That article seems to suggest that there are workarounds, like joining to the date dimension table and grouping based on columns from that, which I tried in vain. However, this may only be relevant when you’re limiting to a subset of the data. More importantly, this is only viable if the original column was of type Date: if you had a DateTime2(0) you’d need to join against a combined Date-And-Time dimension (getting fairly large). If you had DateTime2(2), you’d need to join against a date dimension that went down to the 100’th of a second. That’s a big dimension (3,153,600,000 rows / year).

Ultimately given my real world scenario is doing lots of aggregations from the sub-minute up to the minute grain, I had to bite the bullet, and change the column in the fact table to smalldatetime (and put the seconds portion in a different column). And that seems like a really poor outcome for what you would have thought would be a bread-and-butter warehousing requirement[1].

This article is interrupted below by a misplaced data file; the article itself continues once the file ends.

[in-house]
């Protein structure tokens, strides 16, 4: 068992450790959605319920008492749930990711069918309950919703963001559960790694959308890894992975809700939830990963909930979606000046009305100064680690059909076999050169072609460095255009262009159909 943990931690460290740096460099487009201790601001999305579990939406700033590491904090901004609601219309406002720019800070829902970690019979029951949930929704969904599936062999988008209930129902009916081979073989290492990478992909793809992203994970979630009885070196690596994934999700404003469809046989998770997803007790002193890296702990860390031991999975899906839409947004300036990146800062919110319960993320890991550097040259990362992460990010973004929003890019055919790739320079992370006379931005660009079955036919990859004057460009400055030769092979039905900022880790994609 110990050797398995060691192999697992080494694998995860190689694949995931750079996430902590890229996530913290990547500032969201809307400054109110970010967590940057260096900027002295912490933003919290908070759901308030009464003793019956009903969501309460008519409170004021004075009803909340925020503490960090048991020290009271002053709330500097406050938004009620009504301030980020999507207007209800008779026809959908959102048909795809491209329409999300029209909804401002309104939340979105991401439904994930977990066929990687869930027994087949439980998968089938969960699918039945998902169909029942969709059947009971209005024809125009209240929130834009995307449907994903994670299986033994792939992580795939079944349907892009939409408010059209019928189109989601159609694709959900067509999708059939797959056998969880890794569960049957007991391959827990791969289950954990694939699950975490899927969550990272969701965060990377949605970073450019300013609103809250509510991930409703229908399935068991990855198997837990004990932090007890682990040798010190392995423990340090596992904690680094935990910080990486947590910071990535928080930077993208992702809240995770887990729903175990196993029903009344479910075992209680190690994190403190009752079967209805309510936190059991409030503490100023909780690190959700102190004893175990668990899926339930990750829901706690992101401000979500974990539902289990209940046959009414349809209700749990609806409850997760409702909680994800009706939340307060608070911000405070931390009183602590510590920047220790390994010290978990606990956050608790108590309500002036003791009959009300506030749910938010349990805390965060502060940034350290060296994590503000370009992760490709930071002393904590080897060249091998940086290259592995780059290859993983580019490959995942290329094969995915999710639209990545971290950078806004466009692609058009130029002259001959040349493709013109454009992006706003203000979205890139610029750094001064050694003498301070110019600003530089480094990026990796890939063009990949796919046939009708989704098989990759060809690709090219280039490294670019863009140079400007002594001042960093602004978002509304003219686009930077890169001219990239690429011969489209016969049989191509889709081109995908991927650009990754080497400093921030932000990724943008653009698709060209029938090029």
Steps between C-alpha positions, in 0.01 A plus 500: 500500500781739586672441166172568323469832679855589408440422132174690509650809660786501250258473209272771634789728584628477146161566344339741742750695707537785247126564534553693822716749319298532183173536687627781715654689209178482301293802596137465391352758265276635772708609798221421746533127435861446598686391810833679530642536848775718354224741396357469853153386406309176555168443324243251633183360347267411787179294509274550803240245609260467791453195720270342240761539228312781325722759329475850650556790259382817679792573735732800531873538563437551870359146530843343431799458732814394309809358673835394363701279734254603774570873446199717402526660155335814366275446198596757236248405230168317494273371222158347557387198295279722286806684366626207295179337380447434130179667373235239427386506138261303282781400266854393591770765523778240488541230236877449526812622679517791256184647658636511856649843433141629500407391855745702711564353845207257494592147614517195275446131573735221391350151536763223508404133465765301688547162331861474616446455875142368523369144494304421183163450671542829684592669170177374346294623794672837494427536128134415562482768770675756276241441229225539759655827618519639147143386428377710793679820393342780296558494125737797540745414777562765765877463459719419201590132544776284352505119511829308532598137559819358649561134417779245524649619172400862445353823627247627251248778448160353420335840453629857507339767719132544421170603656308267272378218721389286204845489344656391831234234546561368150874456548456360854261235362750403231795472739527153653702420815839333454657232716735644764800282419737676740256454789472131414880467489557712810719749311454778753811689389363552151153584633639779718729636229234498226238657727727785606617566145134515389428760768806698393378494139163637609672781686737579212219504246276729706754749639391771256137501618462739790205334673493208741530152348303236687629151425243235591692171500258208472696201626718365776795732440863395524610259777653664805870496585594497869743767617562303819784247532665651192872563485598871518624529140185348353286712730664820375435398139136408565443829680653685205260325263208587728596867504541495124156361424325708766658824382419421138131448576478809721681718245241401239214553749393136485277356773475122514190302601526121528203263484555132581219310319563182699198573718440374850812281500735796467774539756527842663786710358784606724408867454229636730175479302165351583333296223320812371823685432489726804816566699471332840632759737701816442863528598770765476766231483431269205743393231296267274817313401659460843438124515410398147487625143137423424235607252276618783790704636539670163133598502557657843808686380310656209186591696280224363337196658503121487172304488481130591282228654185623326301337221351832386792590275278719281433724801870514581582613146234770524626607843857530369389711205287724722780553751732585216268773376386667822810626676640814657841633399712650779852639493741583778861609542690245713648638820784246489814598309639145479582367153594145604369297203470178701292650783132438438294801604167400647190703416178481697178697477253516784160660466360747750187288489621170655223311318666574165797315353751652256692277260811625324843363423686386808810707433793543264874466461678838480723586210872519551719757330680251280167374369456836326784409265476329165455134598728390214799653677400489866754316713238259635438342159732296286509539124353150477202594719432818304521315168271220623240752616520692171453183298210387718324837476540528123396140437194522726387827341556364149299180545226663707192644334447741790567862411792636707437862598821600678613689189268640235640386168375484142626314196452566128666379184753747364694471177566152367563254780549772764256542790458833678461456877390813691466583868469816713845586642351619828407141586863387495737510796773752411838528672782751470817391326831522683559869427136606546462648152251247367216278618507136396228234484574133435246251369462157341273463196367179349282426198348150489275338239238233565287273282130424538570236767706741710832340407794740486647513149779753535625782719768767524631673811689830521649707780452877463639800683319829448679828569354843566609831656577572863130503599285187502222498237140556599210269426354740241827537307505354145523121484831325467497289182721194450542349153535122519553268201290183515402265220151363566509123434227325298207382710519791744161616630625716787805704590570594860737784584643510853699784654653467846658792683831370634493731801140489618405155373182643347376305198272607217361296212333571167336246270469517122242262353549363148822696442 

Here’s a really excellent write up of the two different operators from Craig Freedman’s blog:

[1] I’m only doing any of this at all because of limitations in SSAS and trying to avoid calc-and-sum performance issues, so it’s all a bit frustrating.

Tuesday, March 29, 2011

Static Lookup Data: Prefer CASE to JOIN when possible

Getting into the nitty-gritty of fine-tuning the datamart I’m working on now, so spending a lot of time looking at execution plans, and wondering ‘why?’. Today: lookup data.